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Lecture3: Catastrophizing

Catastrophizing is an exaggerated negative mental set brought to bear during actual or anticipated pain experiences.
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Though this session focuses on fear and anxiety, I think I need an additional comment on another relevant issue, catastrophizing. It is not uncommon to hear about the stories of a ‘catastrophized patient’, who screams or cries during dental treatment. But here catastrophizing is defined from the sense of cognitive neuroscience. It is a mental set or a way of interpreting things. In terms of pain, catastrophizing is an exaggerated negative mental set brought to bear during actual or anticipated pain experiences.
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You can see from this definition: what matters is not really how loudly patients are crying. What matters is the thought – the catastrophic thoughts they form about a threat, such as pain. Therefore, catastrophizing should be described from not just emotional but also cognitive and behavioural aspects. The behavioural aspect is especially important. When patients are overwhelmed by catastrophic thoughts, they may avoid further encounters of the potential threat. For example, if patients excessively worry about pain during dental treatment, they may simply cancel their appointment with dentists, which lead to a worse outcome for their oral health.
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Based on the concepts, researchers have developed the pain catastrophizing scale to assess the individual difference in the tendency and frequency to have a catastrophic thought about pain.
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These ‘thoughts’ can be generally associated with three psychological constructs: rumination, magnification, and helplessness. When patients feel catastrophic about pain, they may ‘ruminate’ or chew the ideas again and again. In other words, their mind is occupied by these thoughts. Especially, the thoughts are usually about an excessive worry or negative anticipation of what will happen. For example, they may think the outcome of treatment is getting worse, even if the treatment has not yet started. The tendency to magnify the negative expectation is associated with helplessness, i.e., patients feel they are unable to cope with the threat. Again, catastrophizing is not just an emotional experience but a cognitive process by which negative thoughts are amplified.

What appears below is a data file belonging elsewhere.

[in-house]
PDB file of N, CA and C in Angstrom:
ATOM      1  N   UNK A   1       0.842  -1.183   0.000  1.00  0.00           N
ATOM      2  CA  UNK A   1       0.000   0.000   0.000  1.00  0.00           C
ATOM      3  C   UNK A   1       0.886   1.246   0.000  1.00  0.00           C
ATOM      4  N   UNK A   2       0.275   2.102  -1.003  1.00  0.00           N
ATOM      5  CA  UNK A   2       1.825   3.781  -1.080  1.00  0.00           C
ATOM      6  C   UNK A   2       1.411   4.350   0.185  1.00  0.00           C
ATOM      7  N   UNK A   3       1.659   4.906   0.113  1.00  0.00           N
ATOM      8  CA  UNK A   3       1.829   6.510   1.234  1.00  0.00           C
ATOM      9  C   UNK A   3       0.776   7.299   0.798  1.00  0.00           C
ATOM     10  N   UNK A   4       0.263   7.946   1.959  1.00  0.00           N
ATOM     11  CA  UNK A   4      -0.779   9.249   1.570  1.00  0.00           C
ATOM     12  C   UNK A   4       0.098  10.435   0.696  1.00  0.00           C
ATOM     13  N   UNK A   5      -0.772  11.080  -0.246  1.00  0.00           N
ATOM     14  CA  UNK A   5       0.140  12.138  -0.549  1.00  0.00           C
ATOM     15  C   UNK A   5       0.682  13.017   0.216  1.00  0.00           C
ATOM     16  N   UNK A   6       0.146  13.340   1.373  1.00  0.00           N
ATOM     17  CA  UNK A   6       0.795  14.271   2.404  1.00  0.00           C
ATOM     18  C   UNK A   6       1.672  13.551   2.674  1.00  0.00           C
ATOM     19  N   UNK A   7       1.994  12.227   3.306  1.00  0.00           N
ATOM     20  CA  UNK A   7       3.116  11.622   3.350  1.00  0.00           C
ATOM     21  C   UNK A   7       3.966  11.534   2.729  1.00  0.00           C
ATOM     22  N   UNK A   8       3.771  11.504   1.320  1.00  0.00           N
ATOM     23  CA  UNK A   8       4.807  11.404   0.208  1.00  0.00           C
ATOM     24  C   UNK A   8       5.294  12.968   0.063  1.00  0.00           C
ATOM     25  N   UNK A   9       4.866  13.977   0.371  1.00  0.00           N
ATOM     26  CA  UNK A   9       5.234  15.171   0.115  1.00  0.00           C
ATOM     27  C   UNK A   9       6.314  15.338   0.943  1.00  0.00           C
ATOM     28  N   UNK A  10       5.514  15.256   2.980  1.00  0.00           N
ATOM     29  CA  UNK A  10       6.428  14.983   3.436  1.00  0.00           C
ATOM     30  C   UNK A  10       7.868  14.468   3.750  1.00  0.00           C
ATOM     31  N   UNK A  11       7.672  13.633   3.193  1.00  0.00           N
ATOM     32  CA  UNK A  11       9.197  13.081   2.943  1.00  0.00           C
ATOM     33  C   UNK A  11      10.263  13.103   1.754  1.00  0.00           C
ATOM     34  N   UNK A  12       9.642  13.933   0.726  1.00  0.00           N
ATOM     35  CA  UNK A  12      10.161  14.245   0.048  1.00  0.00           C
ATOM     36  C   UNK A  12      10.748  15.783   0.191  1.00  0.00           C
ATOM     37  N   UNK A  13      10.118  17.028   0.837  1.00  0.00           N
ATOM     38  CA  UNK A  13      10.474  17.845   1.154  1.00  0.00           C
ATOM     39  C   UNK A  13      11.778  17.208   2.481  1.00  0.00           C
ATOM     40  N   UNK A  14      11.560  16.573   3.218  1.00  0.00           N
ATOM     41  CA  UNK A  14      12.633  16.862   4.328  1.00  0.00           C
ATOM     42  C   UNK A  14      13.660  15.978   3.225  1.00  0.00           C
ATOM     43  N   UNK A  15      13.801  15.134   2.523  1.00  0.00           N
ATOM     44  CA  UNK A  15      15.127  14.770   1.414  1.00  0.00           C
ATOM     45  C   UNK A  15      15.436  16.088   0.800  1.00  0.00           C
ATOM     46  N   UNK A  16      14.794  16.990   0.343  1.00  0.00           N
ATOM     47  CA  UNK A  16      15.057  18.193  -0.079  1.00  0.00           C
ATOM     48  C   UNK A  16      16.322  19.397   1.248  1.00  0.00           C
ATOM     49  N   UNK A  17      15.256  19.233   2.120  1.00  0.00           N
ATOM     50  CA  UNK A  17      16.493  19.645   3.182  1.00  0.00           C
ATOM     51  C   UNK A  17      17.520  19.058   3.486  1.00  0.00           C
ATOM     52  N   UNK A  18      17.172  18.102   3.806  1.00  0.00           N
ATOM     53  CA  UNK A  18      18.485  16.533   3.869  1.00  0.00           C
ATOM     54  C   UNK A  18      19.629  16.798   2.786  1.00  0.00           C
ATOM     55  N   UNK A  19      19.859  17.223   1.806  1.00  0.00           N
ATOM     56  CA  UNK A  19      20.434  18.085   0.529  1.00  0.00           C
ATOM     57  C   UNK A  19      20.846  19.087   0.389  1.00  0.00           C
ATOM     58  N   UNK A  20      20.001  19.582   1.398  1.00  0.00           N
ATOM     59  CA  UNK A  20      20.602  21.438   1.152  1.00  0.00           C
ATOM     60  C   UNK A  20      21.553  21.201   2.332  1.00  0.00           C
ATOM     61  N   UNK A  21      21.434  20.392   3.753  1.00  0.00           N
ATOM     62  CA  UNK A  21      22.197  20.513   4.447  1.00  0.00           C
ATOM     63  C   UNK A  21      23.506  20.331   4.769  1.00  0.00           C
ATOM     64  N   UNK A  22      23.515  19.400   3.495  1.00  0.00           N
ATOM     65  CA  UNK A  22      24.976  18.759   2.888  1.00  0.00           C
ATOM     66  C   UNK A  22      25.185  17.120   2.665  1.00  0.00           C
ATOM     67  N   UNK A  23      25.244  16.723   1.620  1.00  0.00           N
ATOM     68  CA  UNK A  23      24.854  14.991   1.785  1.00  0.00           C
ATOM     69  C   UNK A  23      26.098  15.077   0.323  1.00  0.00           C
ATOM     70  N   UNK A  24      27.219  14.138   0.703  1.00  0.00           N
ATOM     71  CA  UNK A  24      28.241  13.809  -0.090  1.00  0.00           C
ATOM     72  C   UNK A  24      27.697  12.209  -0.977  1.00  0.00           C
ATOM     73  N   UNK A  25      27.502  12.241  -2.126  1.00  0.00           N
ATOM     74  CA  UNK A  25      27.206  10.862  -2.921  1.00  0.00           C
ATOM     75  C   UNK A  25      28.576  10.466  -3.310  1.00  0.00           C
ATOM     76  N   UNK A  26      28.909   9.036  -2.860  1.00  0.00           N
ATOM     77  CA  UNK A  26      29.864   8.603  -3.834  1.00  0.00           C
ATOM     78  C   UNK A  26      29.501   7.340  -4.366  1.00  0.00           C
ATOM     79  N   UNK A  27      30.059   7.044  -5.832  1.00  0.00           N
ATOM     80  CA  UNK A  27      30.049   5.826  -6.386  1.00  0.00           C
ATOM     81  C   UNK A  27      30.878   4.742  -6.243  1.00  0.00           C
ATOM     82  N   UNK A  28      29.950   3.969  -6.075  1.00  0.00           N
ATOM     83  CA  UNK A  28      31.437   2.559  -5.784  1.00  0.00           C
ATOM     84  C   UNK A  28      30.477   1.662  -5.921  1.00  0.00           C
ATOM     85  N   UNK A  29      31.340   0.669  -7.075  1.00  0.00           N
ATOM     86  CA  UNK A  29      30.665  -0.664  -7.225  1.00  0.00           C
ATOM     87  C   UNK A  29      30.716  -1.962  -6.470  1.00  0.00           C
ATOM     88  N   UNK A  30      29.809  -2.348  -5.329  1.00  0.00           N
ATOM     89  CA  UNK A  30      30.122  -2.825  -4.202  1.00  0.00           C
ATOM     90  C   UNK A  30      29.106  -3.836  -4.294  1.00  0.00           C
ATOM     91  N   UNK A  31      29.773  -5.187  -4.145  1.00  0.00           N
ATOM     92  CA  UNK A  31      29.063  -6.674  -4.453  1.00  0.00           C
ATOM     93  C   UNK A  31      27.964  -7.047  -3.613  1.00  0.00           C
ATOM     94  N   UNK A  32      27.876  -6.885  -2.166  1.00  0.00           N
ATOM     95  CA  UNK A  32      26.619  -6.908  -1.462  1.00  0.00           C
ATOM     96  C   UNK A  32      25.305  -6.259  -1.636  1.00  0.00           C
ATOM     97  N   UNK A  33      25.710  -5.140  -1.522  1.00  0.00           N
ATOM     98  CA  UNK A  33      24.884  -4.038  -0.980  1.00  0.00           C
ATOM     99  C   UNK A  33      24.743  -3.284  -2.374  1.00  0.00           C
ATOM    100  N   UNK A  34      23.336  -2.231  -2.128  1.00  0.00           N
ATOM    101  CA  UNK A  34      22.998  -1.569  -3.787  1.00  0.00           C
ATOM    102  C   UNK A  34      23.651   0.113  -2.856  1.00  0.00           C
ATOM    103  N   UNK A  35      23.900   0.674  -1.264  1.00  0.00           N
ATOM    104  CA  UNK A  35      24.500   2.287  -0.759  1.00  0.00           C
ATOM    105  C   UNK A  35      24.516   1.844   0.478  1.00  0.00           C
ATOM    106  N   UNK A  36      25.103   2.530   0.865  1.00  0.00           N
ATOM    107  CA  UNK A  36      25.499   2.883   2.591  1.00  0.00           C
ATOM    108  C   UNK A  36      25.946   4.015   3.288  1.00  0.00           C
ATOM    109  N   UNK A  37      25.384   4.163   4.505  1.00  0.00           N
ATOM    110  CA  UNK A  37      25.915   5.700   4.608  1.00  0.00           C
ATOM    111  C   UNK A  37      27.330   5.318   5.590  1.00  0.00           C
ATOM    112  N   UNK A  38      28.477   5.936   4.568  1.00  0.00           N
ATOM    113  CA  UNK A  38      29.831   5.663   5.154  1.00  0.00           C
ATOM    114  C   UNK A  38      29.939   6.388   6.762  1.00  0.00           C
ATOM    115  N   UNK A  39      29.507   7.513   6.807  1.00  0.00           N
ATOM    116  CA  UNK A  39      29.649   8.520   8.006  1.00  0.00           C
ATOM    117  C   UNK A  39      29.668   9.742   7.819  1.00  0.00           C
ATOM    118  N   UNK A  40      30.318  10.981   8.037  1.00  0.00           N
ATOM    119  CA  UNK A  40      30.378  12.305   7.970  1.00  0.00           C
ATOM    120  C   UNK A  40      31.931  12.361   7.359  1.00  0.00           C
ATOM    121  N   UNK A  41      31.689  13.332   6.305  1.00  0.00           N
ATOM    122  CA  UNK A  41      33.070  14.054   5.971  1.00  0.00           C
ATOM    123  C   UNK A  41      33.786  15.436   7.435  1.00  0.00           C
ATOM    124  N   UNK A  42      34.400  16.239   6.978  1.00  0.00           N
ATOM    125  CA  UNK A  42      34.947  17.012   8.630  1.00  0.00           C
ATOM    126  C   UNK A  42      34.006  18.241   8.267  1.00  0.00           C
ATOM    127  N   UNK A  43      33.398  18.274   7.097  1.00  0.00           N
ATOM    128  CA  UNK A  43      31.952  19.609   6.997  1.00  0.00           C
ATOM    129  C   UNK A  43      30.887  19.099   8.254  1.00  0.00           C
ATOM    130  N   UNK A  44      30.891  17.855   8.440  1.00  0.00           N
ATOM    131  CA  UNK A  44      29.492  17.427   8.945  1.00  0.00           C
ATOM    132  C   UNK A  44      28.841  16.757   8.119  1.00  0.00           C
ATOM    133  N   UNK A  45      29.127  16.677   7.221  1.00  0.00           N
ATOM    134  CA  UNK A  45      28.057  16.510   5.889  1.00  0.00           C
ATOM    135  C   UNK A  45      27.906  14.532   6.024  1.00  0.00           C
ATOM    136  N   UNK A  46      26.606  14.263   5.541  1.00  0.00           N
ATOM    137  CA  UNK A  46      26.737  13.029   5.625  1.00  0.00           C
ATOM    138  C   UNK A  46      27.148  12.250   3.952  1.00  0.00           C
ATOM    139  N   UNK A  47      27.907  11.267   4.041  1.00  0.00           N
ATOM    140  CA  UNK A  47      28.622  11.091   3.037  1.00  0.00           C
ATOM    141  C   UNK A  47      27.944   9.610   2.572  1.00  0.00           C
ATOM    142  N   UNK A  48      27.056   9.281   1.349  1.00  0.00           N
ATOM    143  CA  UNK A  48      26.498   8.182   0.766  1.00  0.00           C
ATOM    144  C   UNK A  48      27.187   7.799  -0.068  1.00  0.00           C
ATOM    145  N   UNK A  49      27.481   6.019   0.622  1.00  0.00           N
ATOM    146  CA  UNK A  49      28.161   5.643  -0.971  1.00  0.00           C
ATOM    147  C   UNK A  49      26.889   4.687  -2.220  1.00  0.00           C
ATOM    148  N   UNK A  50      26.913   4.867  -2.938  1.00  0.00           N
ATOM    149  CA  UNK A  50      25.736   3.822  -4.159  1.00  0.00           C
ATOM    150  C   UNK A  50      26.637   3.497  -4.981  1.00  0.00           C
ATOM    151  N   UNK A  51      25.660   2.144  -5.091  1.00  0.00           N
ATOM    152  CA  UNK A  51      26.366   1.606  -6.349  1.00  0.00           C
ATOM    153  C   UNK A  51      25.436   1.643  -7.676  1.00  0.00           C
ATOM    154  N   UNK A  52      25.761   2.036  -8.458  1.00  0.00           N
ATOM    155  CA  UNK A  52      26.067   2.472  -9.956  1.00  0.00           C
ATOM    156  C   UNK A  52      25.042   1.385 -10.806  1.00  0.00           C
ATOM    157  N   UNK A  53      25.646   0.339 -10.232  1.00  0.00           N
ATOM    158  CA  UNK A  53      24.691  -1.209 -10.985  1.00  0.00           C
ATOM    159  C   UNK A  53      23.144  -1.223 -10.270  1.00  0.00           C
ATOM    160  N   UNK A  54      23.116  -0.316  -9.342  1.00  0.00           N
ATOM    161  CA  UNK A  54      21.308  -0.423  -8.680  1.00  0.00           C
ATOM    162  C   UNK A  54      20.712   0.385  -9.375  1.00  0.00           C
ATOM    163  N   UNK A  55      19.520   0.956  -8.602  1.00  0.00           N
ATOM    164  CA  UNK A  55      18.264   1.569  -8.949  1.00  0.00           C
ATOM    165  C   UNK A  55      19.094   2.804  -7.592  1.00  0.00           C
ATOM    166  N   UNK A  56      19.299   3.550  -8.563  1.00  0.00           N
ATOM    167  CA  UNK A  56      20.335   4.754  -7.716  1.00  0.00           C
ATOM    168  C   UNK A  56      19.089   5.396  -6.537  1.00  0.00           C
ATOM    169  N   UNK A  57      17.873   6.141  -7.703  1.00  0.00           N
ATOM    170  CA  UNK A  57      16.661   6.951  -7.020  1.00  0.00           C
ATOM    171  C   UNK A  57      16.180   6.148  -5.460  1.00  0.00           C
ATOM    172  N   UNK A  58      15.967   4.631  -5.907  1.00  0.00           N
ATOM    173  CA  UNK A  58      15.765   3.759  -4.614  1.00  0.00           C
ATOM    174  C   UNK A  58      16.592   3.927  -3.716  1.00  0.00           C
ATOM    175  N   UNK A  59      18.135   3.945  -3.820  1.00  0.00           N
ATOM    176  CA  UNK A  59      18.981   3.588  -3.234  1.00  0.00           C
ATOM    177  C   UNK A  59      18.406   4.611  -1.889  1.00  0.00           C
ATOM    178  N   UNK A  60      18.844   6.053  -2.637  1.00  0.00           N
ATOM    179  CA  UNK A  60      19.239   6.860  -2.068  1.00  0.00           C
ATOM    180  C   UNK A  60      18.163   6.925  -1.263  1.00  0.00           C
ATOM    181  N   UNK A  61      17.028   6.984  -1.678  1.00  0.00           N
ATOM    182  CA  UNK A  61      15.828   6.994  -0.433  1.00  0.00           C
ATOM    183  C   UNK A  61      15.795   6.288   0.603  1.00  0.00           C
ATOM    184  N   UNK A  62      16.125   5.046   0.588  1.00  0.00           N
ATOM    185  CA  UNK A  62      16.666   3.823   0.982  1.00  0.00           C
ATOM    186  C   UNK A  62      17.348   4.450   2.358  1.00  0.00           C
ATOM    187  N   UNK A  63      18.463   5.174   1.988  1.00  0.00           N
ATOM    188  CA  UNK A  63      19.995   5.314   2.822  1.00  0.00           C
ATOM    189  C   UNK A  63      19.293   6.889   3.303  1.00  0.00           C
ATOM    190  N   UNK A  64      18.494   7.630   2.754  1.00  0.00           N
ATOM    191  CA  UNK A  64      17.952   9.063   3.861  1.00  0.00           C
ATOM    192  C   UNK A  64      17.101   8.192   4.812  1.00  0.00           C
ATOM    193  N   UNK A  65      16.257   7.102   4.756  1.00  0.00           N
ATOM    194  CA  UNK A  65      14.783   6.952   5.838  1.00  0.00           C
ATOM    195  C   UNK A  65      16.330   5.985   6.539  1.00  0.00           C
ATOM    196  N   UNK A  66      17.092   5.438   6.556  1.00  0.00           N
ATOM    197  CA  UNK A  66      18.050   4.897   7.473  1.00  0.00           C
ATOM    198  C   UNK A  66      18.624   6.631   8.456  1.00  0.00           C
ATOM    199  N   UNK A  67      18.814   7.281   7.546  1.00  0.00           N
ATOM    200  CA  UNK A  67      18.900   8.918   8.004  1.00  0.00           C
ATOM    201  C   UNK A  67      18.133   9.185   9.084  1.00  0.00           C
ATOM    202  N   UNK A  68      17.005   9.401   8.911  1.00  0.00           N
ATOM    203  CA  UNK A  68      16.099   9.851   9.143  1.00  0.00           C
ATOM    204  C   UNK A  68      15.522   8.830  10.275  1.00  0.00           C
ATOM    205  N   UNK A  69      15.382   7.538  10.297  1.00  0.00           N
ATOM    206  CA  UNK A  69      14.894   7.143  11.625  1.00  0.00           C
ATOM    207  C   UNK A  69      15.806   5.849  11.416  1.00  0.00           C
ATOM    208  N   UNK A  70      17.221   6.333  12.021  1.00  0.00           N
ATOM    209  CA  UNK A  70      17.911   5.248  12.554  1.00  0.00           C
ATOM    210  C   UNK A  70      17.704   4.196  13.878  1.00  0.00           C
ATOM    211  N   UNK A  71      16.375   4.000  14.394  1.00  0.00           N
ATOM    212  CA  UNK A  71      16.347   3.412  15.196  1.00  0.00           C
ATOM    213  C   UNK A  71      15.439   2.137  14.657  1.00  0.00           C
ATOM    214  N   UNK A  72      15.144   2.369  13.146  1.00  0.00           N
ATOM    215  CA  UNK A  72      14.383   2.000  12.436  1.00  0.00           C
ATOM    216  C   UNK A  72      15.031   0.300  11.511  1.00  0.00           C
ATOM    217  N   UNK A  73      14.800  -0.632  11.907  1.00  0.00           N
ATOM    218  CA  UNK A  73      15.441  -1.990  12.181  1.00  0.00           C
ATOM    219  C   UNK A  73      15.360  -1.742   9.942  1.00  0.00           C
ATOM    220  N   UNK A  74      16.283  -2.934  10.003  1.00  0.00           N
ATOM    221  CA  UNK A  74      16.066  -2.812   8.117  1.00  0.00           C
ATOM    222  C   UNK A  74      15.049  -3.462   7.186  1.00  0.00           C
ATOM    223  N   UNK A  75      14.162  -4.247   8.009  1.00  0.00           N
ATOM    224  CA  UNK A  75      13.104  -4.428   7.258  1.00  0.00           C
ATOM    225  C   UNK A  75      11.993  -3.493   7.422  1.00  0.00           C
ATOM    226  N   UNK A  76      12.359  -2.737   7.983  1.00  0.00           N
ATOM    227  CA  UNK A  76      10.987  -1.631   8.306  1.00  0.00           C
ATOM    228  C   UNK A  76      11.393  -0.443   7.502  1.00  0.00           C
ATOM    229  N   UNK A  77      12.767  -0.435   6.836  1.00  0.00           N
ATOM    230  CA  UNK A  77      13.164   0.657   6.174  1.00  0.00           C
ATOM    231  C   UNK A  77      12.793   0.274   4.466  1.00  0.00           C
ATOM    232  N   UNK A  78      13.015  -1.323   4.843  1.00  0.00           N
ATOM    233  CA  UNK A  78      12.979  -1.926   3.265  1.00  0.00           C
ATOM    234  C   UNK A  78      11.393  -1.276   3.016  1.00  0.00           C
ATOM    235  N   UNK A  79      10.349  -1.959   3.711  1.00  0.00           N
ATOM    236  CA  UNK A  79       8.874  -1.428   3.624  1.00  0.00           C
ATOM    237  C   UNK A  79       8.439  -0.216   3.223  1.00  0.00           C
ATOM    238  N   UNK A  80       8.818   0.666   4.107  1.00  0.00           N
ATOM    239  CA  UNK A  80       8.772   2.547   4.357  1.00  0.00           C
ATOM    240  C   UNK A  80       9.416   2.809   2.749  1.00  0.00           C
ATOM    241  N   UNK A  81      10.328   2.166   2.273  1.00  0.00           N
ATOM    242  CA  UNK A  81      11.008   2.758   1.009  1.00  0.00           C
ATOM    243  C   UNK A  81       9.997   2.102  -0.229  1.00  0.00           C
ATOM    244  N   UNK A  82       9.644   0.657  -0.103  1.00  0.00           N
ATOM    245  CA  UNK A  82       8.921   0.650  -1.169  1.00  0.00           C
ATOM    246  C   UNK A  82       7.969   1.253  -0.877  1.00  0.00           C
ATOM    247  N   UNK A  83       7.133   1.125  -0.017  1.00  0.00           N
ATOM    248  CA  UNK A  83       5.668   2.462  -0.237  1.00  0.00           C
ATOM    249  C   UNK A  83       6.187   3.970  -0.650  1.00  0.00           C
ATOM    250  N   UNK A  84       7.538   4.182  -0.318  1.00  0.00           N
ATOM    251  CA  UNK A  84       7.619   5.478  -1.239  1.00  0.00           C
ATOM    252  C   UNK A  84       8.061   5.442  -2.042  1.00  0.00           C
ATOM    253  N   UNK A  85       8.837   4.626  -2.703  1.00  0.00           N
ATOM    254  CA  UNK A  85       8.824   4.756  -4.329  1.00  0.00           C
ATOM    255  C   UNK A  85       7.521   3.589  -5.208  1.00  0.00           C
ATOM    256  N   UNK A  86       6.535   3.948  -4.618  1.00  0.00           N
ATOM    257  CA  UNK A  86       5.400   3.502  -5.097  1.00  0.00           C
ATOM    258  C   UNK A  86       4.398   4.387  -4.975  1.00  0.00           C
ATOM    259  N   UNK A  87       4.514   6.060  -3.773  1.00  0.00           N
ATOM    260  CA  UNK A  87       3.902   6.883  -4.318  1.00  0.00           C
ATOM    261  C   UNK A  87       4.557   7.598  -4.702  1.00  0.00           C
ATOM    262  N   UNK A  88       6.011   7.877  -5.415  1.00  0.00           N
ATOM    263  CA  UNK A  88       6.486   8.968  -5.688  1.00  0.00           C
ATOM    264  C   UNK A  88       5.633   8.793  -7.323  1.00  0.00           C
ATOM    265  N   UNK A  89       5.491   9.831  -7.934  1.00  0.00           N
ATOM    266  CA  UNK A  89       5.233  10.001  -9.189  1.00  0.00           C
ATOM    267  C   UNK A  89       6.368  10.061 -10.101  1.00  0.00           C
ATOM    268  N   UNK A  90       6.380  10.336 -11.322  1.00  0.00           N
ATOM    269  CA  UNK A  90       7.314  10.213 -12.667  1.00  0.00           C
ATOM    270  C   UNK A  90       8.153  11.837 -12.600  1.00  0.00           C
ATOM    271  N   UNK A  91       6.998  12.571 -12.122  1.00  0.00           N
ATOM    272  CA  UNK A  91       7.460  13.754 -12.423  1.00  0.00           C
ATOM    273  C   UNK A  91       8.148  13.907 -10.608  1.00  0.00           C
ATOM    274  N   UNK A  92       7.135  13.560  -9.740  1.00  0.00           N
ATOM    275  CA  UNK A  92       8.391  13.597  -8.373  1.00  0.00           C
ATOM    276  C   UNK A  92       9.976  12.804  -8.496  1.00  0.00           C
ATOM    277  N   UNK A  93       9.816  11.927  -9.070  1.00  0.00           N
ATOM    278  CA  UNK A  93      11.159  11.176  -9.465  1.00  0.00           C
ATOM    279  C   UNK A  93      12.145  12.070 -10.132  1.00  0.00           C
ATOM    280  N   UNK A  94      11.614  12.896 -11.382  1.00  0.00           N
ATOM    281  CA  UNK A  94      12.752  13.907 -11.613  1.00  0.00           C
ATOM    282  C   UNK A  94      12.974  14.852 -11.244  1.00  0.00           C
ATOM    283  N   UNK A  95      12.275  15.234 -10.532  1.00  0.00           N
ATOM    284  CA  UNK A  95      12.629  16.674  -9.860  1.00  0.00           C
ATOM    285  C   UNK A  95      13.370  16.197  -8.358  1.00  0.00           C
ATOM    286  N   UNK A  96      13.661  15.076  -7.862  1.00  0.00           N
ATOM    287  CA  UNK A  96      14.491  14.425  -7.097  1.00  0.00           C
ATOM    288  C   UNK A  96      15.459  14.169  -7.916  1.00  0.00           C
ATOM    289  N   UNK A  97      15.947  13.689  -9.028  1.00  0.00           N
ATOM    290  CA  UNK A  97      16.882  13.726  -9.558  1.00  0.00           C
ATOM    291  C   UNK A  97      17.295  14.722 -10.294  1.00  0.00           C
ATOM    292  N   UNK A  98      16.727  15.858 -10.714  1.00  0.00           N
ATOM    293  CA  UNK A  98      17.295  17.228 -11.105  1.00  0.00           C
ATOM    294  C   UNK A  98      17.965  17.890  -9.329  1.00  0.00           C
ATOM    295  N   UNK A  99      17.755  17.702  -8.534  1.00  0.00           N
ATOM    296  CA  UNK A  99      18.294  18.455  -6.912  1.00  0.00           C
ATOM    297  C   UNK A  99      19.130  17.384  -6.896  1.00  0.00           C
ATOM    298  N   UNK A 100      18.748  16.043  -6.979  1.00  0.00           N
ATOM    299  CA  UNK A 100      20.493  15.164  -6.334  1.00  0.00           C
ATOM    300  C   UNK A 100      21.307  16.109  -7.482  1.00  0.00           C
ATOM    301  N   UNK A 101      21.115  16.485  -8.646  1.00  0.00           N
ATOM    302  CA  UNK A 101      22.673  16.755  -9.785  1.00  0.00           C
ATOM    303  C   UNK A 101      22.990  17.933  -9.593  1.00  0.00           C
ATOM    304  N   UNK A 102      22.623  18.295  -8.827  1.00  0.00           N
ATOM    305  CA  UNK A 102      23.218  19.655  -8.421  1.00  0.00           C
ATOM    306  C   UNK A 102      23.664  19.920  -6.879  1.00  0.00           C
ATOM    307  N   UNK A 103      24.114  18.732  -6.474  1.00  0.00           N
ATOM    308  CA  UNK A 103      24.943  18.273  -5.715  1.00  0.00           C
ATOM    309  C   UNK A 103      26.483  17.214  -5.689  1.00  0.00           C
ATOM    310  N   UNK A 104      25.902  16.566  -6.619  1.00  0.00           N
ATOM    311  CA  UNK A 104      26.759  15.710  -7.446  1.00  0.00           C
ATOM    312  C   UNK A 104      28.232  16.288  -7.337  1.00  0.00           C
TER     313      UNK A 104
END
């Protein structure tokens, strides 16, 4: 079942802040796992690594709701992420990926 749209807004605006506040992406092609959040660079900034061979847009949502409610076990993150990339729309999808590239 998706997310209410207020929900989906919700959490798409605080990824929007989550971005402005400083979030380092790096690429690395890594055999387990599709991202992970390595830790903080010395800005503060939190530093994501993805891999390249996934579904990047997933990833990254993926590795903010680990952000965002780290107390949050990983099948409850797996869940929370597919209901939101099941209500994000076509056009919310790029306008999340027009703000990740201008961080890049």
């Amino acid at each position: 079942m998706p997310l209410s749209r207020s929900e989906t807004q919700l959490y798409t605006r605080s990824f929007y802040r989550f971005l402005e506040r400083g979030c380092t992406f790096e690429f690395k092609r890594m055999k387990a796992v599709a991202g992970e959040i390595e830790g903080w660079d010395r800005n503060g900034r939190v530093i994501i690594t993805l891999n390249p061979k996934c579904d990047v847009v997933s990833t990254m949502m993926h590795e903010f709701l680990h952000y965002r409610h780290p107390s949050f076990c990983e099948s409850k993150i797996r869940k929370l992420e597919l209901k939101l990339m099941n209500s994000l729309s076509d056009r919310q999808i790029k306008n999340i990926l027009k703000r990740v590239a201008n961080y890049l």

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Just like dental anxiety, evaluating patients’ catastrophic thoughts should also be a critical step in patient management in dental practice. I have been studying the issue of pain catastrophizing for many years and I have to say this concept is highly underestimated by dental professionals. One of the reasons is that we tend to label our patients with a specific emotional type, as I mentioned earlier, and we tend to focus on the ‘quantity’ of the emotional experience. For example, we will judge if patients become less anxious after treatment. The concept of catastrophizing highlights the importance of the ‘quality’ of emotional experiences. Patients may become less anxious, but still trapped within their catastrophic thoughts.
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Unfortunately, how they are engaged with these thoughts are not explicit to dentists. A good practice to manage patients fear and anxiety should include the assessment of patients’ catastrophic thoughts. A very simple method is to ask them to explain what factors aggravate their fear and anxiety. Catastrophic thoughts can be spotted only by listening to patients’ own words.

It is not uncommon to hear about the stories of a ‘catastrophized patient’,

who screams or cries during dental treatment.

But here catastrophizing is defined from the sense of cognitive neuroscience.

In this video, we will discuss this topic, and maybe we can find some solution.

This article is from the free online

Brain, Behaviour, and Dentistry

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